While the country has been frequently hit by disasters for almost 20 years now, in terms of the measures taken, the situation has hardly changed. Indeed, Madagascar has to constantly call on external aid to deal with natural disasters every year. Likewise, every year we face enormous material damage, especially in the provinces, and lose lives.
The heavy balance sheets have even become so usual that it would be more of a positive outcome that would shock the population, already accustomed to the headlines announcing “x deaths” and “x missing persons” with each disaster.
All this in front of the eyes of a Government that is aware that Madagascar is one of the most disaster-prone countries in the Indian Ocean, but which, it seems, does not have sufficient financial means or even a suitable strategy to proceed with disaster risk reduction, despite the existence of the BNGRC (the National Office for Risk and Disaster Management) and the IOGA (Institut et Observatoire de Géophysique d’Antananarivo), which are institutions dedicated to disaster risk management and reduction in the Big Island.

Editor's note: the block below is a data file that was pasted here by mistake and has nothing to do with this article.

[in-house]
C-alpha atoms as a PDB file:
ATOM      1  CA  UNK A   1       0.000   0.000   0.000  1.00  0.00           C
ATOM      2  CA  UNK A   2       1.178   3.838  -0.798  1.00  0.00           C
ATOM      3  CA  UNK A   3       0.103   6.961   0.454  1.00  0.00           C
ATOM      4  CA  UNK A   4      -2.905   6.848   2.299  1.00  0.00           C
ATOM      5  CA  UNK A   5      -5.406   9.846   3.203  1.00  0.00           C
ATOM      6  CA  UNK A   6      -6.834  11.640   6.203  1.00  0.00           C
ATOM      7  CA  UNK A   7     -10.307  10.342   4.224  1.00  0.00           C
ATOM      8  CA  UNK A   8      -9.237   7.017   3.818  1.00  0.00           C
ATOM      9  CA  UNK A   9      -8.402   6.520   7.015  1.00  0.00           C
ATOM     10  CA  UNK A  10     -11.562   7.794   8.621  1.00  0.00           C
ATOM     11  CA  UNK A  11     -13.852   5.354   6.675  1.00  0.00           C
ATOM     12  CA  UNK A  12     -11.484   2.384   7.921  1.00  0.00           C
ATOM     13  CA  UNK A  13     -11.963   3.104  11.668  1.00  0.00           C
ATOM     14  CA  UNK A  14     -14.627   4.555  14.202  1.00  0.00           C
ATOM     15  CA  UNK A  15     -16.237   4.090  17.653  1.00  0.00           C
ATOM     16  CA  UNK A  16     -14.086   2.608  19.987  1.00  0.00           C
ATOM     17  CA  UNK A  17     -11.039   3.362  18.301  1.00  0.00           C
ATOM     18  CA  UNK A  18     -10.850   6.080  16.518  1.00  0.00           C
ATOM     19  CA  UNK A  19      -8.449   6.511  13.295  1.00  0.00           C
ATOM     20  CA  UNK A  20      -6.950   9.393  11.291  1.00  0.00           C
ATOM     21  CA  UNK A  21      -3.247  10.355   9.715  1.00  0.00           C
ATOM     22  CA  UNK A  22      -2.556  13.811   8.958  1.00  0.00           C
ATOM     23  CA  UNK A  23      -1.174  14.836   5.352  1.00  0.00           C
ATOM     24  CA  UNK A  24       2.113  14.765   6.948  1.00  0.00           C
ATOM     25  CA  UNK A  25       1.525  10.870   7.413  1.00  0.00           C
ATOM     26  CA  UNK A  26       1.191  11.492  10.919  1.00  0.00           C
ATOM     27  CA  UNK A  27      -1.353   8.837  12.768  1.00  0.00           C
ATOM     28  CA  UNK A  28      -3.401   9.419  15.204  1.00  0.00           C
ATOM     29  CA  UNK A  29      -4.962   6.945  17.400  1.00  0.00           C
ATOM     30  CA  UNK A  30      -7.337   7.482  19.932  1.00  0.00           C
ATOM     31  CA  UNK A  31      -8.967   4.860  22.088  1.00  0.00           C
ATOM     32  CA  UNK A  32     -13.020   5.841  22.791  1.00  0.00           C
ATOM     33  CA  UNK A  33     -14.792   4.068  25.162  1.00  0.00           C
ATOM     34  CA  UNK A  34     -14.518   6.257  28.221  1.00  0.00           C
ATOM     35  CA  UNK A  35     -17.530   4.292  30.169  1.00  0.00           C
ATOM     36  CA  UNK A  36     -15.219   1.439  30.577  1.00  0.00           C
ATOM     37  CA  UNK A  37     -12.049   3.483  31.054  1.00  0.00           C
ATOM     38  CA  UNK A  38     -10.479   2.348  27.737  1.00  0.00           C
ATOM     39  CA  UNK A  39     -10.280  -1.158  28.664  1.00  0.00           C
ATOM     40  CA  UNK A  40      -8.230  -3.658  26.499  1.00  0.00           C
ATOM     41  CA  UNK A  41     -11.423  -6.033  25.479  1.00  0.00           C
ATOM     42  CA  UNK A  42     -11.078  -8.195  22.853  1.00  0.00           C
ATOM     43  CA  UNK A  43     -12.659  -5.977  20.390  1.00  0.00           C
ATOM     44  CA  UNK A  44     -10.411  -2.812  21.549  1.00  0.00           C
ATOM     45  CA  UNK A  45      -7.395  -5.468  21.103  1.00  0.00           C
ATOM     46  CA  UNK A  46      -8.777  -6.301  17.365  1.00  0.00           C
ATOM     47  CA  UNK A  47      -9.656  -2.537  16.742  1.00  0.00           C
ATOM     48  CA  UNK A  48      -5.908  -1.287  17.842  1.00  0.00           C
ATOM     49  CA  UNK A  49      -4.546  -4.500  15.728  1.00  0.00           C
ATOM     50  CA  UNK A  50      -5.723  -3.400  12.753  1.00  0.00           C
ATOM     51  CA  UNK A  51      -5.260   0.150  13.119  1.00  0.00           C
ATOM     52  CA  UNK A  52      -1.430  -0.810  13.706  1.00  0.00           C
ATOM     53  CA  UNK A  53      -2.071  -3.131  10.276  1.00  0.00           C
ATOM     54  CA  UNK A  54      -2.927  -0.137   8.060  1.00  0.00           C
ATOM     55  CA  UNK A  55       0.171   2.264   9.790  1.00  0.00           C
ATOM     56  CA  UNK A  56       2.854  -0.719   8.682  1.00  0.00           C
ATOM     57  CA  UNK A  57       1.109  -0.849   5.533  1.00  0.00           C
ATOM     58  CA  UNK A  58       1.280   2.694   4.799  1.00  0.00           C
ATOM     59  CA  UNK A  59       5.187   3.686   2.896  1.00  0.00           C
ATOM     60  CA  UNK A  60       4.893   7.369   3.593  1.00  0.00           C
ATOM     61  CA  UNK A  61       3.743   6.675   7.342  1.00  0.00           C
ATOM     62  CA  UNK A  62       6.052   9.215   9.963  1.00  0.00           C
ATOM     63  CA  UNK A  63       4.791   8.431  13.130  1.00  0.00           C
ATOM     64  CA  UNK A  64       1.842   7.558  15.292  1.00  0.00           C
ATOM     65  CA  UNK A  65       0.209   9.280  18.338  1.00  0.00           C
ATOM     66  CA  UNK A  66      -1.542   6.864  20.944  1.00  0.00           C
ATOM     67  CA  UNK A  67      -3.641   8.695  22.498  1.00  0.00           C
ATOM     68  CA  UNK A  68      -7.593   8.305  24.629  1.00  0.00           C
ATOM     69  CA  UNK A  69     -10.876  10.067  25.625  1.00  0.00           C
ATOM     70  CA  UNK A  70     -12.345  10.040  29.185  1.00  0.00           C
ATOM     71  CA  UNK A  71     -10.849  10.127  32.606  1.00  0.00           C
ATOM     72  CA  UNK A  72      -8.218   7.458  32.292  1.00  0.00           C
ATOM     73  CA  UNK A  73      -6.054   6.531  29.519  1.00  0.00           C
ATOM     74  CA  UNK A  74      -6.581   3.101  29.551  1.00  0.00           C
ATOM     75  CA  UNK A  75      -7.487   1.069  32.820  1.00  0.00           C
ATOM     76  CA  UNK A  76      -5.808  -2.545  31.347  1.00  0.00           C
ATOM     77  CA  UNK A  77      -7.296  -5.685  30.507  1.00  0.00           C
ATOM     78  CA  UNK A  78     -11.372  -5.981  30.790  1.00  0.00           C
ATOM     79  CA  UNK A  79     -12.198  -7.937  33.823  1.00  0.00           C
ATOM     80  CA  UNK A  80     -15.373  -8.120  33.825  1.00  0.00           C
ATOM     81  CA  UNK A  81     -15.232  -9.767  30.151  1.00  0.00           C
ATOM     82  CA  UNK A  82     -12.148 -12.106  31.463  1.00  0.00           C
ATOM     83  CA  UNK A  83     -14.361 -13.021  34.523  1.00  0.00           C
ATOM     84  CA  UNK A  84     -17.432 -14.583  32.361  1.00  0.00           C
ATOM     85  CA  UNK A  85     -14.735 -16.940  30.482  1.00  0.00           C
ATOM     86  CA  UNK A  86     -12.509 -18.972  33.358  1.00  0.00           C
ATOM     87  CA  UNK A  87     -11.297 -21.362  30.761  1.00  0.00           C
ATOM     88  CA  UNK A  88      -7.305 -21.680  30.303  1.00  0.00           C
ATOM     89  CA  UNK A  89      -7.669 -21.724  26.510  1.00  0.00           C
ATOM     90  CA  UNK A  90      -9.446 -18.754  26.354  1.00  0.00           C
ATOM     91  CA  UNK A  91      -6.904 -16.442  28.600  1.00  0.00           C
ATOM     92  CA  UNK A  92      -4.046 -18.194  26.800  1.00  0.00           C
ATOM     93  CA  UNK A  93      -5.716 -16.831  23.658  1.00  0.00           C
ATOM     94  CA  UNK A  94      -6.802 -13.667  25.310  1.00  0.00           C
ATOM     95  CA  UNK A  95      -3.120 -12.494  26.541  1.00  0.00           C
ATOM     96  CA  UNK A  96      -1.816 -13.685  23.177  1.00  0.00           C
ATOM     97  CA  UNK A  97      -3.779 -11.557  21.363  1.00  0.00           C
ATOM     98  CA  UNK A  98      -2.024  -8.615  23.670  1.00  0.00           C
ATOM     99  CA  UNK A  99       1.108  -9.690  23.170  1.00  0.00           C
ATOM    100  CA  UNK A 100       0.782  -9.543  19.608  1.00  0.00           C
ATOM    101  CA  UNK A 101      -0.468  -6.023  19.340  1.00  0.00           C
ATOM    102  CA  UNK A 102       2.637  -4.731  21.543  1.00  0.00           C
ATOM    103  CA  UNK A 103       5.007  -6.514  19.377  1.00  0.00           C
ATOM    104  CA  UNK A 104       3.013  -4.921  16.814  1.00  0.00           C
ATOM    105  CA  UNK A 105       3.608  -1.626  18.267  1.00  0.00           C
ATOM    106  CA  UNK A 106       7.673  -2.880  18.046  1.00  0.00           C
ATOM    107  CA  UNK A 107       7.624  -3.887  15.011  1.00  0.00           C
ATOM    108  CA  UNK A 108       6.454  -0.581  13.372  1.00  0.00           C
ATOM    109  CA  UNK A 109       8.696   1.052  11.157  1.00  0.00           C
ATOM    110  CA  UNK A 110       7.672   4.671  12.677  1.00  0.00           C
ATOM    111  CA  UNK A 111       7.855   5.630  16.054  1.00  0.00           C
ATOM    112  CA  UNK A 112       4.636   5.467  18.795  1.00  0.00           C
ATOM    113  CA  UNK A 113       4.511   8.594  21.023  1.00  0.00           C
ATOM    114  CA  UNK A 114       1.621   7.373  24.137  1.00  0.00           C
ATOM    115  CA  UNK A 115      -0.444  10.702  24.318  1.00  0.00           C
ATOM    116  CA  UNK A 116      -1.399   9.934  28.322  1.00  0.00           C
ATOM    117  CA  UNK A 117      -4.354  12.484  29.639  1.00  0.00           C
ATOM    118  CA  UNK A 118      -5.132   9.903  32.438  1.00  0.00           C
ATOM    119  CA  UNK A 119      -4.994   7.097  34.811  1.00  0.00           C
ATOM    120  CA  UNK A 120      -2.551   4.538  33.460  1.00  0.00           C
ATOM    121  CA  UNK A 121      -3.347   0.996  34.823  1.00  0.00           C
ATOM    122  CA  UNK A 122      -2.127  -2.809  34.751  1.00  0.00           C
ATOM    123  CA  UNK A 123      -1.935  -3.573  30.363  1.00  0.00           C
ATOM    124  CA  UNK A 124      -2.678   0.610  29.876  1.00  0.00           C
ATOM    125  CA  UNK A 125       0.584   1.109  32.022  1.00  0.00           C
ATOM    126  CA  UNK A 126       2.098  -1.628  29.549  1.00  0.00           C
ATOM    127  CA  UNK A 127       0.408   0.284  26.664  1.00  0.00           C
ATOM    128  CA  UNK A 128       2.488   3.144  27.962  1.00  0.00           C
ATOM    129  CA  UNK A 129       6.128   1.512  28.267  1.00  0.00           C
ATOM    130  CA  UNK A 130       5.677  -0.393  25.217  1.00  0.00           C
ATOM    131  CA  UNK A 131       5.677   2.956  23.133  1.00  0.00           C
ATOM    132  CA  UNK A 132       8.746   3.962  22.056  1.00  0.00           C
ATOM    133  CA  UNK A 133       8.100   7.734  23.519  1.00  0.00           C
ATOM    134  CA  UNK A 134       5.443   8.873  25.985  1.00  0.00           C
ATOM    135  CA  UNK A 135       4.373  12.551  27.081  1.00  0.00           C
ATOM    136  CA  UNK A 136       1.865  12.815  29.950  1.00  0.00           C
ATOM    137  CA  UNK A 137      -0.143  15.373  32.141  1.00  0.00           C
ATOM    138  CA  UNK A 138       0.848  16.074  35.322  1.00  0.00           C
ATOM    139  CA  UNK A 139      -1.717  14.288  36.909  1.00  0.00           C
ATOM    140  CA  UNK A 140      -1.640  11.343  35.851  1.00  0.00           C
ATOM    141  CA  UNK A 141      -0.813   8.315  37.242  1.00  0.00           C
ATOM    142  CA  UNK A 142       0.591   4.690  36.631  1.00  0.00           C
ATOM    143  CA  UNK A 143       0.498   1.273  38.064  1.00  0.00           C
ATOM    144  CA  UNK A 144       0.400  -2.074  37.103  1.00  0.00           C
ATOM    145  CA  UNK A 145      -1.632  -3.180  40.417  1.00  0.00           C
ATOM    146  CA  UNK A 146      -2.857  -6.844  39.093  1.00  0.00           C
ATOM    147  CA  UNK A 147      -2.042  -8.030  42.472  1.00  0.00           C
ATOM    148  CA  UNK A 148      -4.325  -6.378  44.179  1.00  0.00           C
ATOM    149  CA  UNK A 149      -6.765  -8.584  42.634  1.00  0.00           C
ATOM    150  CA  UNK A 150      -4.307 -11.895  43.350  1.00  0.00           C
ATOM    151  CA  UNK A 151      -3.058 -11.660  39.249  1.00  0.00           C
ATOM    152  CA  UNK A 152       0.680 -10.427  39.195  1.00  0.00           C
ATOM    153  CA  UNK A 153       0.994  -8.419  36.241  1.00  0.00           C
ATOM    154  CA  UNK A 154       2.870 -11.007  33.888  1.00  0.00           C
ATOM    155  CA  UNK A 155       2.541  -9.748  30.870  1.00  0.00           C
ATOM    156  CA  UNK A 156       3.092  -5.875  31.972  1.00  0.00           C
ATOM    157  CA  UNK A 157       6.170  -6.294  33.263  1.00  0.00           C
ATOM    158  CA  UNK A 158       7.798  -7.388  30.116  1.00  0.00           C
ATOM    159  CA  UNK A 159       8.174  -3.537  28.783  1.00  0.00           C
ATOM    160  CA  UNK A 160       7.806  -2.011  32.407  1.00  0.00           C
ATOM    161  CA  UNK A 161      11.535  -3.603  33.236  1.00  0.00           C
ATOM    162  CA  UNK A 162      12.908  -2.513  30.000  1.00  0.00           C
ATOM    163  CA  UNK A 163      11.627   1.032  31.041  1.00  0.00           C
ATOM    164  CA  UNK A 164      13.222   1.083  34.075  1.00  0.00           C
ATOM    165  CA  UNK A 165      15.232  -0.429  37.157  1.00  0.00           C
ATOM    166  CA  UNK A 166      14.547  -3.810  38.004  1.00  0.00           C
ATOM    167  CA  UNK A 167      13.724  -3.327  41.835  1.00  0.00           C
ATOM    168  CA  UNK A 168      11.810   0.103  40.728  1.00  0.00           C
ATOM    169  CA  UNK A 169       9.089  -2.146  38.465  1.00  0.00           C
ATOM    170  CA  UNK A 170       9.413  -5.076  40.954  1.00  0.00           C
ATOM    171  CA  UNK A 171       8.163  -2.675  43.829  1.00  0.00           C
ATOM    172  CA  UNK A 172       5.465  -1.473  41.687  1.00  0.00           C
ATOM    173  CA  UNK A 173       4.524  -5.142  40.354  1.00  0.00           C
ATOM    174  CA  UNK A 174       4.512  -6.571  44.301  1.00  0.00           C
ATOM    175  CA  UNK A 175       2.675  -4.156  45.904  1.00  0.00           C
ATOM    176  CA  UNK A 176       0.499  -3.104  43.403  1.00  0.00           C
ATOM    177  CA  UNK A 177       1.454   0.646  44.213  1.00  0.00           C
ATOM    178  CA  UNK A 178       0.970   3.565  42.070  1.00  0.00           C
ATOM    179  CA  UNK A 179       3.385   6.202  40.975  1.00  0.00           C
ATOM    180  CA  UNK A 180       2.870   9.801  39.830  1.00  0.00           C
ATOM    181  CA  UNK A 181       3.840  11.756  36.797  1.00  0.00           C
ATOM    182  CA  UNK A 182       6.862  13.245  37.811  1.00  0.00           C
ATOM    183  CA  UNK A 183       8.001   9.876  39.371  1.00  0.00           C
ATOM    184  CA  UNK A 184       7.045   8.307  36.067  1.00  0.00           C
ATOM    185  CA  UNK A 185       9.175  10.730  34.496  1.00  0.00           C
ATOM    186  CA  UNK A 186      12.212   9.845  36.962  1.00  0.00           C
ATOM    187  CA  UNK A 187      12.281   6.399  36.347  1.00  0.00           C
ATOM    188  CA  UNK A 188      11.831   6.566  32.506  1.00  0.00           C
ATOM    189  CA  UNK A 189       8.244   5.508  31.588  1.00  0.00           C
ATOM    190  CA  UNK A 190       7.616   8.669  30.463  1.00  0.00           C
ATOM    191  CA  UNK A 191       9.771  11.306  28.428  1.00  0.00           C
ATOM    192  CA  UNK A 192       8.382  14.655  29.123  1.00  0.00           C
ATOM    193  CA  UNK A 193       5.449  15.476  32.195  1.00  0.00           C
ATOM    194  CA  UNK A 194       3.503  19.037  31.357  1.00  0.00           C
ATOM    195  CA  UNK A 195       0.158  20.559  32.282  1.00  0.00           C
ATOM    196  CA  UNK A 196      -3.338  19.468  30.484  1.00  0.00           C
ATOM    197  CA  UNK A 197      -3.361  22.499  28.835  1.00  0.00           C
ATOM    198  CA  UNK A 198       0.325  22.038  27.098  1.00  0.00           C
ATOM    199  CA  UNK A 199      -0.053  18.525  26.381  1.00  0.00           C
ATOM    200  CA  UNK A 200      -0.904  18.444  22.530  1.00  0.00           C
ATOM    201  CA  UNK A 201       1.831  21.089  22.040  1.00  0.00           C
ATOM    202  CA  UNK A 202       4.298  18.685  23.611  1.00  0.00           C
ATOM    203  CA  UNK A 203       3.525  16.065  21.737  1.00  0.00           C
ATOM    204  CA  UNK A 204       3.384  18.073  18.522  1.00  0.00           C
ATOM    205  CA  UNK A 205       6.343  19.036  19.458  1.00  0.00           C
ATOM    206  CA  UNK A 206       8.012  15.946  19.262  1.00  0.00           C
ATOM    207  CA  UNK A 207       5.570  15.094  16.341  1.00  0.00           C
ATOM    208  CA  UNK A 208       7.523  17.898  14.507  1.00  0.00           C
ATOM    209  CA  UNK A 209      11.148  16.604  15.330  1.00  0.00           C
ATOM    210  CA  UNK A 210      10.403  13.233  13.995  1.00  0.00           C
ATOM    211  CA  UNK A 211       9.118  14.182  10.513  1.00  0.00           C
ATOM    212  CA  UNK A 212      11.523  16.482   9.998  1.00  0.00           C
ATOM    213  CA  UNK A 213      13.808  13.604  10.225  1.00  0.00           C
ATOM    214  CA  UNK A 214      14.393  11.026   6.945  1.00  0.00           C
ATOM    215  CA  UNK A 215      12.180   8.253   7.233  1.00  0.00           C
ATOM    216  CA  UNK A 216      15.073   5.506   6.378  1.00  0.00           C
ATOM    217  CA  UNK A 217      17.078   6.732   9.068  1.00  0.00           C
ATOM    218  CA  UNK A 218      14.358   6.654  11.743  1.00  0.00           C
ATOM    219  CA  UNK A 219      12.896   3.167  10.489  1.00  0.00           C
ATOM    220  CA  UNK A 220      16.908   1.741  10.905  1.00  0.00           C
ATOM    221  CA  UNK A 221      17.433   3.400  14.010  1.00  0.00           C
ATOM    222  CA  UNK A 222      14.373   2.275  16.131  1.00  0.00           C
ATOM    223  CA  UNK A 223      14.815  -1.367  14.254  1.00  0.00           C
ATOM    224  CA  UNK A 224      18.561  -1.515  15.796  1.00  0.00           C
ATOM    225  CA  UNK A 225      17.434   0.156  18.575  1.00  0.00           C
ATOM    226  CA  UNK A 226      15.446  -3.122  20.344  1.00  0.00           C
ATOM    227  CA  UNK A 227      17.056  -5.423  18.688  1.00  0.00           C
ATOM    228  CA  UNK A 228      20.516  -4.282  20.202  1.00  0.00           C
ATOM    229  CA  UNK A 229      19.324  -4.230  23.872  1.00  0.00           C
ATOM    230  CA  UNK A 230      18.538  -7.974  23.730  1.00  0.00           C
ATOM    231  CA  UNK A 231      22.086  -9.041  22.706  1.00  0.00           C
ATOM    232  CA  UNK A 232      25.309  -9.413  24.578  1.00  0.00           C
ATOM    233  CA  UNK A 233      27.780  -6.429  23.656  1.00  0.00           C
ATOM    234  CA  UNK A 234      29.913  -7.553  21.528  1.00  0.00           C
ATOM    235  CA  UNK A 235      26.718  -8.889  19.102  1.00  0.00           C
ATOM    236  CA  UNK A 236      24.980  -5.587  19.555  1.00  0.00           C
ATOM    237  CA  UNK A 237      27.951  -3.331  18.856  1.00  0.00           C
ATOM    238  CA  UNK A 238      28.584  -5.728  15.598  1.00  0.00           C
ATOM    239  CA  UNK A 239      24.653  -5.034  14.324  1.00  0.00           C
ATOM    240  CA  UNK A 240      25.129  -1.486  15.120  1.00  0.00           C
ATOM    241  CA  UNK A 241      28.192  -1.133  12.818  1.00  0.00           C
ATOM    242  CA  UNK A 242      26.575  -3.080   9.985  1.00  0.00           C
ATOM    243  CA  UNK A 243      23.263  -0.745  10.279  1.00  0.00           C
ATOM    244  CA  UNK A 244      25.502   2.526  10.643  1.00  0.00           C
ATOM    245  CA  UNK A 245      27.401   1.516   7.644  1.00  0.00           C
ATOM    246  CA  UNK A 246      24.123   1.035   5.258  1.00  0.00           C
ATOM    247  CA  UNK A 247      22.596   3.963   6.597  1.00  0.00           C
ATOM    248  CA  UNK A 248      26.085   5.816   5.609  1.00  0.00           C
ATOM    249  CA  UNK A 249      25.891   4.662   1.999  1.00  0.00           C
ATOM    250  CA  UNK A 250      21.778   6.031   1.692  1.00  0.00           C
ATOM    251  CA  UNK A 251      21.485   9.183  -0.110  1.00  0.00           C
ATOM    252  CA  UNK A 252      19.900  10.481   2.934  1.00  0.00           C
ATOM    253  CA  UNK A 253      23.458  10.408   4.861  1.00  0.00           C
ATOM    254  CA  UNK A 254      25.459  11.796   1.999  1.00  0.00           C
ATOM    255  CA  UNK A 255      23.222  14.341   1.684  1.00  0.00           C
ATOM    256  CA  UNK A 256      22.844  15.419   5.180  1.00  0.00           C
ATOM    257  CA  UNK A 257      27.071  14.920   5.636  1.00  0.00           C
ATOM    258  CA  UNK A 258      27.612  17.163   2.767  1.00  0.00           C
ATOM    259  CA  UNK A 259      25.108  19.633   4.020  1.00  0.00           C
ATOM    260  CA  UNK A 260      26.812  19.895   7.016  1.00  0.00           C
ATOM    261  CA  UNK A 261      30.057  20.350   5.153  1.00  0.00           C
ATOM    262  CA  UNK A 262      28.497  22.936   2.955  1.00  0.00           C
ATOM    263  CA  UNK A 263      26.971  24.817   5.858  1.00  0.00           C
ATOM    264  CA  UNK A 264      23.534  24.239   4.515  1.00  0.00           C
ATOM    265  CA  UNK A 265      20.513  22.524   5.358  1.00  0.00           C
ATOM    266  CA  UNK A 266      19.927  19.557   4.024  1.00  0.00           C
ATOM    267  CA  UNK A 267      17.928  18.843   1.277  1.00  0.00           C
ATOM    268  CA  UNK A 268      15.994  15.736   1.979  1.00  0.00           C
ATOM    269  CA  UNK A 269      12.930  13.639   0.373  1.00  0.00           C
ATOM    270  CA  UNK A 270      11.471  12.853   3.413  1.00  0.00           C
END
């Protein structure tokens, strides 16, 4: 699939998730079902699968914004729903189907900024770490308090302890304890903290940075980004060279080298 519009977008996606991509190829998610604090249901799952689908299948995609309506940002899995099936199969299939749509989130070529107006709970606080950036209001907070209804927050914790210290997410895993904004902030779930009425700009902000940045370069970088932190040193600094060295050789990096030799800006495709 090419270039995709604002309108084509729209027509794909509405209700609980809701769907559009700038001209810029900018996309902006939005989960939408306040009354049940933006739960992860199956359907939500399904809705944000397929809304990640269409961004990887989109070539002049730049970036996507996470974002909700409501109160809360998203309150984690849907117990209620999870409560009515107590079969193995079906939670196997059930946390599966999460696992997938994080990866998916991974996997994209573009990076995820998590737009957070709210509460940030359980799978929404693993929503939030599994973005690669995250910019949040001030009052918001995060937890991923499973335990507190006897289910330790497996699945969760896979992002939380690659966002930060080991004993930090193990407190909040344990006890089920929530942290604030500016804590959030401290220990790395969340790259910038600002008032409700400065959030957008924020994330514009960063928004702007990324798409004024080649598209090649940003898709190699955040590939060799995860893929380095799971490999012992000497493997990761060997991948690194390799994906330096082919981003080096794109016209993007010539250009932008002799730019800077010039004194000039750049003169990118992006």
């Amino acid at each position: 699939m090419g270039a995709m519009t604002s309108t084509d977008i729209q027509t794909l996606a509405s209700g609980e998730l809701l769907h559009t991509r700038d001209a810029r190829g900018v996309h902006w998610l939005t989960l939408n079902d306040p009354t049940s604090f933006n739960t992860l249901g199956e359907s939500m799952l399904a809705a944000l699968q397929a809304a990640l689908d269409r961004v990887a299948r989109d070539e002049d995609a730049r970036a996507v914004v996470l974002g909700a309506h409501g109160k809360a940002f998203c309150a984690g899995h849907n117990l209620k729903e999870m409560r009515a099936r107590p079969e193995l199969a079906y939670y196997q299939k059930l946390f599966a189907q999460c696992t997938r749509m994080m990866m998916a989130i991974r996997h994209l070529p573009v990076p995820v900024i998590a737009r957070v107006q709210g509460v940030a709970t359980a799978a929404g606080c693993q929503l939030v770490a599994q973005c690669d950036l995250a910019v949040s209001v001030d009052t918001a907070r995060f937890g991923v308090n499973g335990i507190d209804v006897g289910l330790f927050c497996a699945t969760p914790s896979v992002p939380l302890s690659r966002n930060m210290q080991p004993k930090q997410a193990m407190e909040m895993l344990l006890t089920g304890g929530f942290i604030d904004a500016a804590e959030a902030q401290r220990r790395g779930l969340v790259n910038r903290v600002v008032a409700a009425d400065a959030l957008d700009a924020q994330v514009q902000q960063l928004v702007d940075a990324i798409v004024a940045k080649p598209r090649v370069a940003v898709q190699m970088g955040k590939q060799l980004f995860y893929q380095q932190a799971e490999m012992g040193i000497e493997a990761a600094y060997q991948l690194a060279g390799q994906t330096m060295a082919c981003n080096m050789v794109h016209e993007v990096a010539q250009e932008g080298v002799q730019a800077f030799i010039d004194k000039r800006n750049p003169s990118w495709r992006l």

Only on last January 28th, due to heavy rains, some 30 people died and more than 16,000 people have been relocated.
The latest cyclone that hit Madagascar last December reports “2 deaths, 1.742 disaster victims, 1.472 relocated people, 55 huts flooded and 22 others destroyed for the “Boeny, Diana and Melaky” regions, as reported by the online newspaper Madagascar Tribune.